TEDxHarlem = A haven for ideas and innovators

STEPHON JOHNSON Amsterdam News Staff | 4/3/2012, 11:52 a.m.
"To be an innovator, you have to be a master of your craft," said Coltrane...
TEDxHarlem = A haven for ideas and innovators

"To be an innovator, you have to be a master of your craft," said Coltrane Curtis, former MTV VJ and founder-owner of Team Epiphany, a marketing and communications agency. "Sometimes the biggest ideas are the one that are closest to our hearts."

Curtis' statement manifested itself during the third movement of TEDxHarlem, which was held at Riverside Church after the initial venue, the Apollo, proved too small to meet audience demand. Curtis emceed the third movement, "Innovation and Triumph," and everyone who spoke experienced a triumph of some sort, all innovators in their own right.

Bookended by two performances from Gallim Dance and Taylor McFerrin, social activists, restaurateurs, curators and future influencers took the stage at Riverside to discuss their ways of changing the world.

Thelma Golden, executive director of the Studio Museum in Harlem, talked about how innovation is best understood through art and how art could be a catalyst for change. Golden also touched on how the name of her place of business also matters and how the location of your business can be a product of the community and not just deliver a product to the community.

"Quite often, but not today, when people introduce me, they would say, 'She works at the Studio Museum 'of' Harlem,'" said Golden. "When I tried to correct people, they said it doesn't matter, but it does. I work in Harlem, but I also get to claim being a child of Harlem." Golden's father is a Harlem native.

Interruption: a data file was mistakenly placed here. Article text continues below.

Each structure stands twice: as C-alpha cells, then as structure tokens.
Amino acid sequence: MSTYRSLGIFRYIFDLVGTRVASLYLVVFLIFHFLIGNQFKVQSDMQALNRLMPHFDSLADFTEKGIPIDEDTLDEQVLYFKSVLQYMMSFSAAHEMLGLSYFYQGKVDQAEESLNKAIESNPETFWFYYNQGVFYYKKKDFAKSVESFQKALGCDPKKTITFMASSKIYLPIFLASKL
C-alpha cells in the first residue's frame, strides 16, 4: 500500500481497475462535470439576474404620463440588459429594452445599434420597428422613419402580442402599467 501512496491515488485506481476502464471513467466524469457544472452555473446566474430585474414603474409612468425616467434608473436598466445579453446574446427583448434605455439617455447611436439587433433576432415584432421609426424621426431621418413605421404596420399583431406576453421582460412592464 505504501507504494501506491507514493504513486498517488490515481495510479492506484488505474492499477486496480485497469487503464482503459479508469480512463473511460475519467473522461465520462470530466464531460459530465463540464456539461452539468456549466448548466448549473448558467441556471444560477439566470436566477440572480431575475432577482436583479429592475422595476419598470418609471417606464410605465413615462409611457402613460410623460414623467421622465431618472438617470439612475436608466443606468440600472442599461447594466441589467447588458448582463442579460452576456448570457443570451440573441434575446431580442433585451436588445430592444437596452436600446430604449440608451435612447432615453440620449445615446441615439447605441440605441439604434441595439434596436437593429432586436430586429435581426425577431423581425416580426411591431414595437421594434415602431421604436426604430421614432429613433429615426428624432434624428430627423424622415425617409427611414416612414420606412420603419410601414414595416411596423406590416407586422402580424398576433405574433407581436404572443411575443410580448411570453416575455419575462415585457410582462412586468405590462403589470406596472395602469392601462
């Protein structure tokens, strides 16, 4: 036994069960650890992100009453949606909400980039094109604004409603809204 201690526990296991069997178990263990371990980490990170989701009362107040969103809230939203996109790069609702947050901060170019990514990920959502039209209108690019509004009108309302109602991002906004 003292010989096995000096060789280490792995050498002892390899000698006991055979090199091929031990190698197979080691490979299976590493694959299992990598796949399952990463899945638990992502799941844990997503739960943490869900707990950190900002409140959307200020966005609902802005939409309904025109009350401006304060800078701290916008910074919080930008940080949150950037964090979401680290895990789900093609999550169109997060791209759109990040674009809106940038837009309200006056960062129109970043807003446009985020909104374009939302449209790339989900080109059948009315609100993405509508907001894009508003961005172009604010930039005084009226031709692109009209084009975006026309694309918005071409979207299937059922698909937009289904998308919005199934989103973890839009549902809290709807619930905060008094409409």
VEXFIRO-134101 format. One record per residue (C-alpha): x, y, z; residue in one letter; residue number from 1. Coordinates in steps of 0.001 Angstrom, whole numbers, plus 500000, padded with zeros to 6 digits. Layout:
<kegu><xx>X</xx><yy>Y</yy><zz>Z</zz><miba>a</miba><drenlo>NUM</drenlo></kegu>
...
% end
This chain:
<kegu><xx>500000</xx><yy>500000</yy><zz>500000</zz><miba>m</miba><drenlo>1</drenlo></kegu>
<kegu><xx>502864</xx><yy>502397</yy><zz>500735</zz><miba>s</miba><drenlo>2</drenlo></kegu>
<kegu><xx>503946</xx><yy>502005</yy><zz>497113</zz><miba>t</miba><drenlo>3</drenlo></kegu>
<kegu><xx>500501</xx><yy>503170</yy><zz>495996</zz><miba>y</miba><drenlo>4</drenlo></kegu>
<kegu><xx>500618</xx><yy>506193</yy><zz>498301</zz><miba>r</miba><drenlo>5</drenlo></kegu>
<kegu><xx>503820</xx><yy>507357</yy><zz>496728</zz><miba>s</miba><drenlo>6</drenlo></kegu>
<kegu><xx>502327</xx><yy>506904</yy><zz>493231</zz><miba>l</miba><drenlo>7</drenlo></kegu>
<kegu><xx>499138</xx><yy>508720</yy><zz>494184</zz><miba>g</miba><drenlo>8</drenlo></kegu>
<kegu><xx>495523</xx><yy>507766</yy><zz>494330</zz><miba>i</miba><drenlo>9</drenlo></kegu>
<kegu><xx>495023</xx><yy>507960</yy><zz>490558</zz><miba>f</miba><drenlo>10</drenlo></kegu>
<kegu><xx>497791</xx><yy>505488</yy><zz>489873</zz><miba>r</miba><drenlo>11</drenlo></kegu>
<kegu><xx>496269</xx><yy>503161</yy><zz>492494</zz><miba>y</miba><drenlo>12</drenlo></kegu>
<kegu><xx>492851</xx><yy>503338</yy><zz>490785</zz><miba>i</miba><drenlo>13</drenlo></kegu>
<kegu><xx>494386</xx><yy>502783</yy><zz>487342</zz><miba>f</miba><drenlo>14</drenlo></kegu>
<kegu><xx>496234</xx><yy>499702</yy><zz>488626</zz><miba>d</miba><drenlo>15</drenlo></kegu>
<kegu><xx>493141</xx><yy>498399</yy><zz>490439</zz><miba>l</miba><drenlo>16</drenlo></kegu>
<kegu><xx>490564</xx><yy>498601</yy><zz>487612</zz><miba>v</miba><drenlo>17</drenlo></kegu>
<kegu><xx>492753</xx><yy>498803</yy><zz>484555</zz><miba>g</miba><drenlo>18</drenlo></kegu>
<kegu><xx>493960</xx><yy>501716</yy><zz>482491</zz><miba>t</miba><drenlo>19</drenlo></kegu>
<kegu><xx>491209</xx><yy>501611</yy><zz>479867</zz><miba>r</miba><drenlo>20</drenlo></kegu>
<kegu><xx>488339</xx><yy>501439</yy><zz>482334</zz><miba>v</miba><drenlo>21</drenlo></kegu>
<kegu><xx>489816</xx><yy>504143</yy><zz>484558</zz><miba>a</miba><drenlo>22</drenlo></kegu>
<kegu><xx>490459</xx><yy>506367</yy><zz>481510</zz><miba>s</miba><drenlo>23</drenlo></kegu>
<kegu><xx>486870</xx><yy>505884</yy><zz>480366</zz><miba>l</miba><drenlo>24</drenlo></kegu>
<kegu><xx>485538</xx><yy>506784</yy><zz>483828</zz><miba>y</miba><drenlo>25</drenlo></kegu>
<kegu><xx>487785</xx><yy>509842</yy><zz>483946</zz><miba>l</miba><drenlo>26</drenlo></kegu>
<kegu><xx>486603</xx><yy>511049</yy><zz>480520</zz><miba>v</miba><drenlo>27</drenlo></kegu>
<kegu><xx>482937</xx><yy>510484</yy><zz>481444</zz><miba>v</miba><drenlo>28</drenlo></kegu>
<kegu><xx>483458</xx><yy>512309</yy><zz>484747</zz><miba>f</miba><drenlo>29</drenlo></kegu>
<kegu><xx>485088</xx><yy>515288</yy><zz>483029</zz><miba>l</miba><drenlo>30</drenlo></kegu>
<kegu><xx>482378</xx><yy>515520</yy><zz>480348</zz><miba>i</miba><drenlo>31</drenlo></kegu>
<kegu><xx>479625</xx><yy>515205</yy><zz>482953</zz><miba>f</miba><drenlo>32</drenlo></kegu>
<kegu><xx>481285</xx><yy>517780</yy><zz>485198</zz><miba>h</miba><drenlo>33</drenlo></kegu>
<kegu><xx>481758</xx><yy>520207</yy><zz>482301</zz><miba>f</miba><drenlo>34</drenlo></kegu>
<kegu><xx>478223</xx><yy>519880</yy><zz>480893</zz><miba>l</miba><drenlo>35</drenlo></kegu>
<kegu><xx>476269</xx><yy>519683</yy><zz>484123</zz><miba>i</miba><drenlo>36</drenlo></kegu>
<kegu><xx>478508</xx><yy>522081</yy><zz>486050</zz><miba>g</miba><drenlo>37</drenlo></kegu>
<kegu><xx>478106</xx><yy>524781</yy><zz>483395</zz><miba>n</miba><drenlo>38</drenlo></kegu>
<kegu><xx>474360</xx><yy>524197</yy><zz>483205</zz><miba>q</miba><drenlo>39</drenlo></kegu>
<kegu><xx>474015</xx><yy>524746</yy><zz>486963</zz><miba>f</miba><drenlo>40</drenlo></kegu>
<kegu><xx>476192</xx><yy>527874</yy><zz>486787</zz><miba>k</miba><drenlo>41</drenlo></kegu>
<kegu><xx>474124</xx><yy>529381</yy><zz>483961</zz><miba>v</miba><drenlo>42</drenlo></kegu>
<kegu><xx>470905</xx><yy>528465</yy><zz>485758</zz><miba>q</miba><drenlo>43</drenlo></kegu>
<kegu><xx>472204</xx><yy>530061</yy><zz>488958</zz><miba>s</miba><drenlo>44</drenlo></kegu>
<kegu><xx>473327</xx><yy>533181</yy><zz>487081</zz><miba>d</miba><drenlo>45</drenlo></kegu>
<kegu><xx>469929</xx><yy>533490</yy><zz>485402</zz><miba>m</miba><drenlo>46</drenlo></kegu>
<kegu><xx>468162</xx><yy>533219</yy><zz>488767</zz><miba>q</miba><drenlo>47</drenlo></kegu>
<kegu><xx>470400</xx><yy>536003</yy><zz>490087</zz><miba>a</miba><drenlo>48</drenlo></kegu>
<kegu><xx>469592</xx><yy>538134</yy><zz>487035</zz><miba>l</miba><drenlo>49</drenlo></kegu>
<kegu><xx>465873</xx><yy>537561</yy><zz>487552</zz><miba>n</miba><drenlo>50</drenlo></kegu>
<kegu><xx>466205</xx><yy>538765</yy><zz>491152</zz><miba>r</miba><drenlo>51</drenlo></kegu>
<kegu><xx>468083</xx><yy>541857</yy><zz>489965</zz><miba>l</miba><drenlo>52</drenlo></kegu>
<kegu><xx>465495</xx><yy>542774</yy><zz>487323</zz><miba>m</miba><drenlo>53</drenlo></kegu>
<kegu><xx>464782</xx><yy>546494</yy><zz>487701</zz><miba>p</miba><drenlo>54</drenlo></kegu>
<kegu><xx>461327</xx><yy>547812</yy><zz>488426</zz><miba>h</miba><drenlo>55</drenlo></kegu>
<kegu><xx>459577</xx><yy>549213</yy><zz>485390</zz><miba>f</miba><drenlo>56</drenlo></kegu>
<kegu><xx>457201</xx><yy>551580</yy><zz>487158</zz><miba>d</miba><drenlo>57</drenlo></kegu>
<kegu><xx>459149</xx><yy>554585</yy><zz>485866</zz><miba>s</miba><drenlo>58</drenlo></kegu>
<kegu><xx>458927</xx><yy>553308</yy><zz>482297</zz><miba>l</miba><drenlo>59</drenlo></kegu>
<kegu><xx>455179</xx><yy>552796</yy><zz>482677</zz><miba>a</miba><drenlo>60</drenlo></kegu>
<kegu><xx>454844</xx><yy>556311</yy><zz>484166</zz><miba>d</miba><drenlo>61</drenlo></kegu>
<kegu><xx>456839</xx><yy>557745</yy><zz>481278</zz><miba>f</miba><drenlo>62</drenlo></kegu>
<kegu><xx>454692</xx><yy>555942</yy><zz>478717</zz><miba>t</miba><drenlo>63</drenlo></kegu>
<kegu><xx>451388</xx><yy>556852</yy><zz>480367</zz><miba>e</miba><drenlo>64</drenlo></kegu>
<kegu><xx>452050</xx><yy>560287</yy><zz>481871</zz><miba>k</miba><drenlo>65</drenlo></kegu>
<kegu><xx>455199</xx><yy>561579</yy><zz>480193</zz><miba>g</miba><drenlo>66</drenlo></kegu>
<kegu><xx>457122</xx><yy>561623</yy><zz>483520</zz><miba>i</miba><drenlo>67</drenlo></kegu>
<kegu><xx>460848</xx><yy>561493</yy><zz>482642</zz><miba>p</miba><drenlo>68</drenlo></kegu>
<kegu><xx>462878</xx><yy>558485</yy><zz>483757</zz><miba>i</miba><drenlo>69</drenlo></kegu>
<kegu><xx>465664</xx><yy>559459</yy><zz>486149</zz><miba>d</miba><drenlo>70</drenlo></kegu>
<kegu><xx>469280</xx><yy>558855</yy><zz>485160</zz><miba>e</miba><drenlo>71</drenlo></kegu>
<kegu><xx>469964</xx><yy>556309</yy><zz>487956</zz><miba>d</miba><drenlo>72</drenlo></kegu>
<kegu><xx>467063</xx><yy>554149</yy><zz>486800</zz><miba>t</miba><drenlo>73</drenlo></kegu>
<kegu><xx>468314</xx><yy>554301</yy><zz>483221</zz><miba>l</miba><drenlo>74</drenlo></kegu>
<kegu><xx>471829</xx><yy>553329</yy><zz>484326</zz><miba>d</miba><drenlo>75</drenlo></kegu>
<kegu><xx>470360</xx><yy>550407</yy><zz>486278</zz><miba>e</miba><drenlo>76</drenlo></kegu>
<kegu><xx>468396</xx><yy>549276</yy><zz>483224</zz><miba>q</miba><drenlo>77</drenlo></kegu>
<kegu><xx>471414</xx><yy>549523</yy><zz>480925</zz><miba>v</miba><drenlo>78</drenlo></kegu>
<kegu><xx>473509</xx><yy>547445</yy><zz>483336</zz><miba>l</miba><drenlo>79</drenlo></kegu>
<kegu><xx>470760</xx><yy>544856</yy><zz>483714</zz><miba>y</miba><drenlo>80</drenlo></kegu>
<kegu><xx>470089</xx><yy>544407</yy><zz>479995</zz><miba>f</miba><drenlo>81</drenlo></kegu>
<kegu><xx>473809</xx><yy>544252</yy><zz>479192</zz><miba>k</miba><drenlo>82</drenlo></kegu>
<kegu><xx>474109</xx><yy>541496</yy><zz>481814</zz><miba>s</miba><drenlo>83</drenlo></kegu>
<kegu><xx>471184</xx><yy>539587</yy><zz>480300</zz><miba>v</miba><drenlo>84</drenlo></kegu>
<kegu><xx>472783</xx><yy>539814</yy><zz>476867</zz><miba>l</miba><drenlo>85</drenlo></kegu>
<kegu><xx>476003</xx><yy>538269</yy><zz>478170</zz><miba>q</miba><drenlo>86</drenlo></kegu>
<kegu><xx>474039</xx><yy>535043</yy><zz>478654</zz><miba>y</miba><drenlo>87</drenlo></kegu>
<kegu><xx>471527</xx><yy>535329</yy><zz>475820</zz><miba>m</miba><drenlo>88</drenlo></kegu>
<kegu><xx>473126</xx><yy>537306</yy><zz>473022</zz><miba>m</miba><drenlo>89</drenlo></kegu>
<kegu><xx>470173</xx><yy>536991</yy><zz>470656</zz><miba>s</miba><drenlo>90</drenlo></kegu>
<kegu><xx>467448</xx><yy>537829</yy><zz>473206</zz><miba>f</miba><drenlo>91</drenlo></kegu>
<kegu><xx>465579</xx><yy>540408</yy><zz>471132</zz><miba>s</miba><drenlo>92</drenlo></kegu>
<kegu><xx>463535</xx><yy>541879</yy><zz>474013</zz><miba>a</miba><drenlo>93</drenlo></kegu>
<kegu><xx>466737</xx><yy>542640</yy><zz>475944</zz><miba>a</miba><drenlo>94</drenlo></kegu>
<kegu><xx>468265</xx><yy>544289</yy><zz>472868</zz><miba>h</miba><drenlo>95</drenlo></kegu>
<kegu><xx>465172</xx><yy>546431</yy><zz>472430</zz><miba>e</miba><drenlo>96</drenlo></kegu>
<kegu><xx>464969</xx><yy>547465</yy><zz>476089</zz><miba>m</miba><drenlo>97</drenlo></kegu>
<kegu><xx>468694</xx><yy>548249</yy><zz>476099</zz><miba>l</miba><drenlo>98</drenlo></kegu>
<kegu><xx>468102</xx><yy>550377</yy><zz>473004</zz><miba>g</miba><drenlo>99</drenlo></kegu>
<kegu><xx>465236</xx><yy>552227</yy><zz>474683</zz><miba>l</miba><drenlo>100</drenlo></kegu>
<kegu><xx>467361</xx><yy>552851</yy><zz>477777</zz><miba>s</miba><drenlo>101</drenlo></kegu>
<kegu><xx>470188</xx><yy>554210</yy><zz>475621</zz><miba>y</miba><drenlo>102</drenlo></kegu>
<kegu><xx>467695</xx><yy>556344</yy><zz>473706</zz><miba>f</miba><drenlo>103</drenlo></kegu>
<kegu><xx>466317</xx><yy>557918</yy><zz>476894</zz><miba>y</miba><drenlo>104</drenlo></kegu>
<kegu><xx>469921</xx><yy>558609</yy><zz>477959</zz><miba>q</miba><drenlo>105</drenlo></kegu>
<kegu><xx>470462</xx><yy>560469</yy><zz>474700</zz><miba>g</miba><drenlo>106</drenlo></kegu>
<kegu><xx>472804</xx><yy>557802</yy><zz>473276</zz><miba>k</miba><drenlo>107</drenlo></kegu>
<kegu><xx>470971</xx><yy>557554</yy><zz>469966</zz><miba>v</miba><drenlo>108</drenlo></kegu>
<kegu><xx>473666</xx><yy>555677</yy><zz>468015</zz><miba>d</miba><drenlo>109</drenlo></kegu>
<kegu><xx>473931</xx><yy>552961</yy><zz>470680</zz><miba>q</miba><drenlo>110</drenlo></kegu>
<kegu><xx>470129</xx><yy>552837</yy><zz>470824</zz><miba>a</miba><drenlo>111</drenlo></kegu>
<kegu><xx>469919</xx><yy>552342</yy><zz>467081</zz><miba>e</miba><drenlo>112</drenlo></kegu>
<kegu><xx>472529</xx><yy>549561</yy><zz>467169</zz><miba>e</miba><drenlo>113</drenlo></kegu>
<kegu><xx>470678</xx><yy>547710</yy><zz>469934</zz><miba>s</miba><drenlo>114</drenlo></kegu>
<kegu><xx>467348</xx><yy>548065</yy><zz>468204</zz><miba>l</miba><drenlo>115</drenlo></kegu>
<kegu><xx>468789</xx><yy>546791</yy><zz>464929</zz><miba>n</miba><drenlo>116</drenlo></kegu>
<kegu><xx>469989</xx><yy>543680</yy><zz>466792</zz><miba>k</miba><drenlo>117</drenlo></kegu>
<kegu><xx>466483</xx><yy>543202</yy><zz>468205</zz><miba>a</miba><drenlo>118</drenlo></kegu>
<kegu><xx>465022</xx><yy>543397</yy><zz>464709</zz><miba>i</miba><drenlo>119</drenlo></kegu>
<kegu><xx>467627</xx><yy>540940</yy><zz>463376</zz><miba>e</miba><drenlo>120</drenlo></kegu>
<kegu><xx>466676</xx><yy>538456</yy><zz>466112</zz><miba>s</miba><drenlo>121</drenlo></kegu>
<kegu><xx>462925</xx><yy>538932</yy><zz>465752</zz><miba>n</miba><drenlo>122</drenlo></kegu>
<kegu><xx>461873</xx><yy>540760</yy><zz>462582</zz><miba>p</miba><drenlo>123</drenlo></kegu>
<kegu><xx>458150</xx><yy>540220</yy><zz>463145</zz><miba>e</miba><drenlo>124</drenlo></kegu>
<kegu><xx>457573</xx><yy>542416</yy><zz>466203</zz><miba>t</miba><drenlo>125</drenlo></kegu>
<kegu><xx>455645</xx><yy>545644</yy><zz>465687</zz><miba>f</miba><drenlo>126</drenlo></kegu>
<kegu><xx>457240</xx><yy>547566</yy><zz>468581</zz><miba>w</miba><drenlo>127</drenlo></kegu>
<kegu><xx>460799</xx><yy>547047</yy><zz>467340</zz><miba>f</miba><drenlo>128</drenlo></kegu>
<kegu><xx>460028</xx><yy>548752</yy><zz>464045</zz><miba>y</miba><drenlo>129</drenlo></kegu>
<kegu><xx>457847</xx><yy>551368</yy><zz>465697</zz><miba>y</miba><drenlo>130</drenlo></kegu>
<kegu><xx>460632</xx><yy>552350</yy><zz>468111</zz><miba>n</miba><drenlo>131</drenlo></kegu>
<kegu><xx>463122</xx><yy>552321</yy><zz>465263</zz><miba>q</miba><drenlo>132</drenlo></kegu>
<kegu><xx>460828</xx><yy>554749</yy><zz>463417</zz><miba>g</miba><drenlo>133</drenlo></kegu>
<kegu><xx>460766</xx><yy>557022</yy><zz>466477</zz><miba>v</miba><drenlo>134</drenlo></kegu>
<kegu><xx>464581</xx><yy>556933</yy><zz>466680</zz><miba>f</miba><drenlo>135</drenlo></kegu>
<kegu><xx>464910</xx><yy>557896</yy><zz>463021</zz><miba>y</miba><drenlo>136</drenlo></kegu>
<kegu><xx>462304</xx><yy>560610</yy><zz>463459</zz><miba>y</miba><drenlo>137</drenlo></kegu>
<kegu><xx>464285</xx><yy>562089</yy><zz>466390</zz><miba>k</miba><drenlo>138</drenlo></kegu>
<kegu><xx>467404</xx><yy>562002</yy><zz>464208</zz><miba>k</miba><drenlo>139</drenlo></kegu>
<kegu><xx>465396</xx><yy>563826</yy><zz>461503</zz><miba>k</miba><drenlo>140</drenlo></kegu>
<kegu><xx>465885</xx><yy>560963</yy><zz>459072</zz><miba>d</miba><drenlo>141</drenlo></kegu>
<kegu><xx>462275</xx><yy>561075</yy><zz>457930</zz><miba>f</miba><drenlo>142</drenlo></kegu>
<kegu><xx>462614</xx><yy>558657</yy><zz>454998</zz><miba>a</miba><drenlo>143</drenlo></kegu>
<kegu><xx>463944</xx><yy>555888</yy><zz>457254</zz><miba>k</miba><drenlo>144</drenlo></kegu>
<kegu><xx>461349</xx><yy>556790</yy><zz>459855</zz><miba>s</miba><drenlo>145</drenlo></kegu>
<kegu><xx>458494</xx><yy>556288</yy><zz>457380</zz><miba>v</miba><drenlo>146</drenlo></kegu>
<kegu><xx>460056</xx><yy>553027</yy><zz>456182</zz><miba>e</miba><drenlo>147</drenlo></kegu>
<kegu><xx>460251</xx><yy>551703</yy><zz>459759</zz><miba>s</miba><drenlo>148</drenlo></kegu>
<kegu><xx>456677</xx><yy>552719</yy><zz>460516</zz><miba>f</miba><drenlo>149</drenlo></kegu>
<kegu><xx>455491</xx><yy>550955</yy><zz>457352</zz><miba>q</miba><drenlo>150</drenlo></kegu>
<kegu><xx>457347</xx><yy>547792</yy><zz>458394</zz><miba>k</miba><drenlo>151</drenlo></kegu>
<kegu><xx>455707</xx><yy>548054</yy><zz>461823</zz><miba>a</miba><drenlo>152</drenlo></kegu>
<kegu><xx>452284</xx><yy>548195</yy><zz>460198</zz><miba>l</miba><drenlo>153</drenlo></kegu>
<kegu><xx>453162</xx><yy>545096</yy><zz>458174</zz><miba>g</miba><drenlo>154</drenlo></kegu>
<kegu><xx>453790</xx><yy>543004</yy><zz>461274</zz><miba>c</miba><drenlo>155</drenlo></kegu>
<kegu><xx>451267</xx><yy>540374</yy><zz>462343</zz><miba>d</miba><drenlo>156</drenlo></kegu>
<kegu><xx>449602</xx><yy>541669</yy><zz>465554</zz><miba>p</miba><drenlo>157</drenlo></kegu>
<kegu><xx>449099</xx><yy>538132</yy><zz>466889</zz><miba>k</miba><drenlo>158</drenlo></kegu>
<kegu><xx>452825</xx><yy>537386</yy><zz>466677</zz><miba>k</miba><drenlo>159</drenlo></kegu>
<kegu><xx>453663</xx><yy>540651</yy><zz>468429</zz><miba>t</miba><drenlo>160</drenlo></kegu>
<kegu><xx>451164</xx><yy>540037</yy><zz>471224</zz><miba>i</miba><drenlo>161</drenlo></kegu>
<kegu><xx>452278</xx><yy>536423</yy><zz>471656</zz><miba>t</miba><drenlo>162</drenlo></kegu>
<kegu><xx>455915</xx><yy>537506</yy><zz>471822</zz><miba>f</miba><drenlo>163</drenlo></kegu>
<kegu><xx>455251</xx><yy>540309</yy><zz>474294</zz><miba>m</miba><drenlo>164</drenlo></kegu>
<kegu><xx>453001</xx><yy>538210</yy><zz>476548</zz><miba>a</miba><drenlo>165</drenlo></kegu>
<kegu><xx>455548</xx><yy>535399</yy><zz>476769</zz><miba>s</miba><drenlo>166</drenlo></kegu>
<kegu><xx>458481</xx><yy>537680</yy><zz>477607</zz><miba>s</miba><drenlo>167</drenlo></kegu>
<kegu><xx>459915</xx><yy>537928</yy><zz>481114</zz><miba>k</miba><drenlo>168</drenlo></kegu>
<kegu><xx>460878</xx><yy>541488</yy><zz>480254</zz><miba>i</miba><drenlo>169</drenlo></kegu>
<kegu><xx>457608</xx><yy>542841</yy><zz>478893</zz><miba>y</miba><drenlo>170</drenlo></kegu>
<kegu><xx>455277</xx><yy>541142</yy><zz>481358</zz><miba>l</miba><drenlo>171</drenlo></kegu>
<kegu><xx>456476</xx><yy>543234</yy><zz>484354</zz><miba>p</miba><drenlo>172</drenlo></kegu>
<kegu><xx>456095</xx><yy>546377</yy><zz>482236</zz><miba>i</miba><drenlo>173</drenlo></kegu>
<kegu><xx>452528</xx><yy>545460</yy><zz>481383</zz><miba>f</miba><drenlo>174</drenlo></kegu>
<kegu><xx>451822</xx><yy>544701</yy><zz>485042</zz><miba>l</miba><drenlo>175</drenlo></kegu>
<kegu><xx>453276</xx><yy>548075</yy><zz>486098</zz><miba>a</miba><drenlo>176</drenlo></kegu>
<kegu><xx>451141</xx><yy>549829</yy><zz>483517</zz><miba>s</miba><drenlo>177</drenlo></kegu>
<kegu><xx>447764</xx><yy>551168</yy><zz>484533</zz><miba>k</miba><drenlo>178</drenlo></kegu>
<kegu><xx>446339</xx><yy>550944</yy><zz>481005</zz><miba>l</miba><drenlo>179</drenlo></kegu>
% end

Community was also the theme of Dr. Marta Vega's talk. Vega, the founder of the Caribbean Cultural Center African Diaspora Institute, focused her allotted time on her family from East Harlem and how around the world--from Africa to Brazil and from Ecuador to Puerto Rico--there's a shared cultural history with the African people. "I understand that in order to move in the world, I had to identify with the community," she said.

Peggy Shepard, executive director and co-founder of WE ACT for Environmental Justice, talked about environmental racism and her push to end such practices, which happen all over the world. "These zones are called 'Sacrifice Zones,'" she said when talking about neighborhoods like Harlem that are home to bus depots and sewage treatment plants. "Harlem is a 'Sacrifice Zone' despite $2 million brownstones." Shepard discussed how her fights against the city have resulted in monetary settlements, cleanups and new park areas that used to be filled with trash.

But TEDxHarlem wasn't all about adults talking to other adults. Alesha Taylor and Renlexis Castro, from the High School of Innovation in Advertising and Media in Brooklyn, introduced a design presentation that was created by students using zero cash. The "Let's Move" campaign urged teens to go outside and be active and included tie-ins with commercials, social media and mobile apps. "Why follow me on Twitter when you can follow me outside?" said one of the commercial voiceovers.

Ana Enriquez, 17, spoke about immigration and her personal experience working towards full citizenship after being smuggled across the Mexican border when she was 5.

"Some people ignore the issue because they're already citizens," said Enriquez, who calls Harlem home. "But they were born here. Immigrants come from everywhere--places like Europe, China and Africa. It's not just Mexico." After struggling with her grades at the beginning of high school due to having no hope of going to college because of her status, a friend informed her about getting a visa so she could work on her citizenship while working toward, hopefully, a college degree.

"I urge you all to support the DREAM Act, and if you live here, support the New York DREAM Act," she said. "It would provide help for immigrants who want to attend SUNY and CUNY schools and, hopefully, Syracuse."

Many of the speakers seem to be a product of where they were from but realized that they could provide a service to their environment whether through painting, business or activism. Golden's comments tied everything together.

"The goal is to be 'in' but also 'of,'" said Golden. "And being and doing the work that continues to be a cultural catalyst for change." Some of these speakers were already there. The rest are on their way.